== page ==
CAUTION: Taiwanese should be alert, even if they have just liked or shared posts that would breach Beijing’s national security legislation for Hong Kong, the council said Due to the newly implemented Hong Kong national security legislation, the Mainland Affairs Council (MAC) has drawn up a list of what it described as “high-risk groups,” cautioning them not to travel to Hong Kong. People who support independence for Taiwan, Hong Kong, Tibet and Xinjiang; those who are critical of the Chinese Communist Party (CCP), the Hong Kong government and the “one country, two systems” concept; and those who donated to or voiced support for the Hong Kong anti-extradition bill movement are urged to refrain from visiting Hong Kong, the council said on its Web site. It released two posts on
HONG KONG SECURITY: The president blasted regulations requiring Taiwanese agents or political organizations to provide information on their Hong Kong-related activities President Tsai Ing-wen (蔡英文) yesterday warned of countermeasures should controversial Chinese national security legislation imposed on Hong Kong undermine or harm Taiwanese interests. Article 43 of the legislation empowers the Hong Kong Special Administrative Region to serve written notices to Taiwanese political organizations or individual agents to furnish information on their Hong Kong-related activities, including their personal particulars, finances, assets, expenditure and capital in the territory. Failure to comply or providing false or incomplete information can result in a fine of HK$100,000 (US$12,903) or imprisonment of six months or two years respectively. Tsai said that Taiwan would keep a close watch on how
NEW HONG KONG LAW: A visit to Beijing-friendly nations or those with weak judicial systems could leave people at risk of deportation to China, a former MAC official said Beijing could request countries with which it has extradition agreements to deport Taiwanese to China to face criminal charges following the implementation of national security legislation for Hong Kong, a former Mainland Affairs Council (MAC) official warned yesterday. Some developing countries, and those close to China because of the Belt and Road Initiative, are likely to accommodate Beijing’s requests to extradite Taiwanese to China, said former deputy MAC minister Chen Ming-chi (陳明祺), who served from July 2, 2018, until May 20, and then returned to his former post as an assistant professor of sociology at National Tsing Hua University. While Taiwanese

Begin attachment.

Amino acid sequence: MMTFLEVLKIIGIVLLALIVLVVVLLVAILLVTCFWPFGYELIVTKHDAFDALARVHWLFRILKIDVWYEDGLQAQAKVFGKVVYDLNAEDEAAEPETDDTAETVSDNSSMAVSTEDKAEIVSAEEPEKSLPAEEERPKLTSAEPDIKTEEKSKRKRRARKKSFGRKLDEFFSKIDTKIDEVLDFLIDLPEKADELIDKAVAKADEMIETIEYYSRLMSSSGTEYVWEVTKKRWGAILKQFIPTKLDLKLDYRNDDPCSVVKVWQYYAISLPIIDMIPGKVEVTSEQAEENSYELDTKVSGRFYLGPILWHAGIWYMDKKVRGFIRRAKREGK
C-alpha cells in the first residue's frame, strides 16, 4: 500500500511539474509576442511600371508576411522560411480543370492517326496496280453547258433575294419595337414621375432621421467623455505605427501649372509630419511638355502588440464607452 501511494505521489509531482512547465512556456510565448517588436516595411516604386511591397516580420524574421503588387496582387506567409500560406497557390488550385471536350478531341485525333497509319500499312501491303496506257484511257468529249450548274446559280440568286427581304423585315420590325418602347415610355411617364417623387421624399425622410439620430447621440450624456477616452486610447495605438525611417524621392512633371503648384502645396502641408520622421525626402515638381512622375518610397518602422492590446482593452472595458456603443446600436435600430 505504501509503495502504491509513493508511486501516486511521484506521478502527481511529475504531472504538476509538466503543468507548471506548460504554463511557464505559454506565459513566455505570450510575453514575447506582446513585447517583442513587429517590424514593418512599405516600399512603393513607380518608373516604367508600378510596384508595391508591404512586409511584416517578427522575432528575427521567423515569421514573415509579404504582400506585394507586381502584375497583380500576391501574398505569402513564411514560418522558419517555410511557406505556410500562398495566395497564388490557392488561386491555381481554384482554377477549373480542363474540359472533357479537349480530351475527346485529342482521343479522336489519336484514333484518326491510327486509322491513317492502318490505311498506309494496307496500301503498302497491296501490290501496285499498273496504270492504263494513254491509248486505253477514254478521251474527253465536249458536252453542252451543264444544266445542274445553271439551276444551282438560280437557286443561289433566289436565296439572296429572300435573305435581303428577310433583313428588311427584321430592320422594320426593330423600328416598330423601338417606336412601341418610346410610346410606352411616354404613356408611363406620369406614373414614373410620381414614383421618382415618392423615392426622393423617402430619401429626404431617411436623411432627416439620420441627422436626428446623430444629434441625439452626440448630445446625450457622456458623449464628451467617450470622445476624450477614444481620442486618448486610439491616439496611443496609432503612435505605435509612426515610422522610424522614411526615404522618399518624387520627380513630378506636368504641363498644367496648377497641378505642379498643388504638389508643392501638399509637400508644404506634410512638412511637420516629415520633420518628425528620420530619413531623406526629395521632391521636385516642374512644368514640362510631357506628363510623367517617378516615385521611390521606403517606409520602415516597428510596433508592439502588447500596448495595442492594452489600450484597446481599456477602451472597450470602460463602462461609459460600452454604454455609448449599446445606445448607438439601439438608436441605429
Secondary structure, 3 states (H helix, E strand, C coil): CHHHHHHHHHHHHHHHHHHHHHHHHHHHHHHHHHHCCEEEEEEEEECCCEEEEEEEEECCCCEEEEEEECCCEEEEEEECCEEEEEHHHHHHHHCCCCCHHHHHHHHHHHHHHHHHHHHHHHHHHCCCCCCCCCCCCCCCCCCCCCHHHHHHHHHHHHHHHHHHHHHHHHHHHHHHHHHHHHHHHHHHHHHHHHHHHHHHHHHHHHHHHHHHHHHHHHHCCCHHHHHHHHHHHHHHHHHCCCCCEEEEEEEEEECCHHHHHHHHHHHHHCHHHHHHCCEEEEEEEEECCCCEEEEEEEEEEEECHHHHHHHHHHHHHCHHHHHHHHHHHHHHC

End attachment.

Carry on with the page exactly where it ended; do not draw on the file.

MORAL COURAGE: The Ministry of Foreign Affairs urged the global community to face China’s intention to subdue Taiwan and reject such irrational requests The Ministry of Foreign Affairs yesterday strongly condemned the Chinese government for meddling with US officials’ interactions with Taiwan after FBI Director Christopher Wray revealed China’s efforts to discourage US officials from visiting Taiwan. The greatest long-term threat to the US’ information security and intellectual property, as well as its economic vitality, is China’s counterintelligence and economic espionage operations, Wray told a video event at the Hudson Institute in Washington. Beijing is engaged in a highly sophisticated and maligning foreign influence campaign, with methods that include bribery, blackmail and covert deals, he said. Giving an example, Wray said that when a US official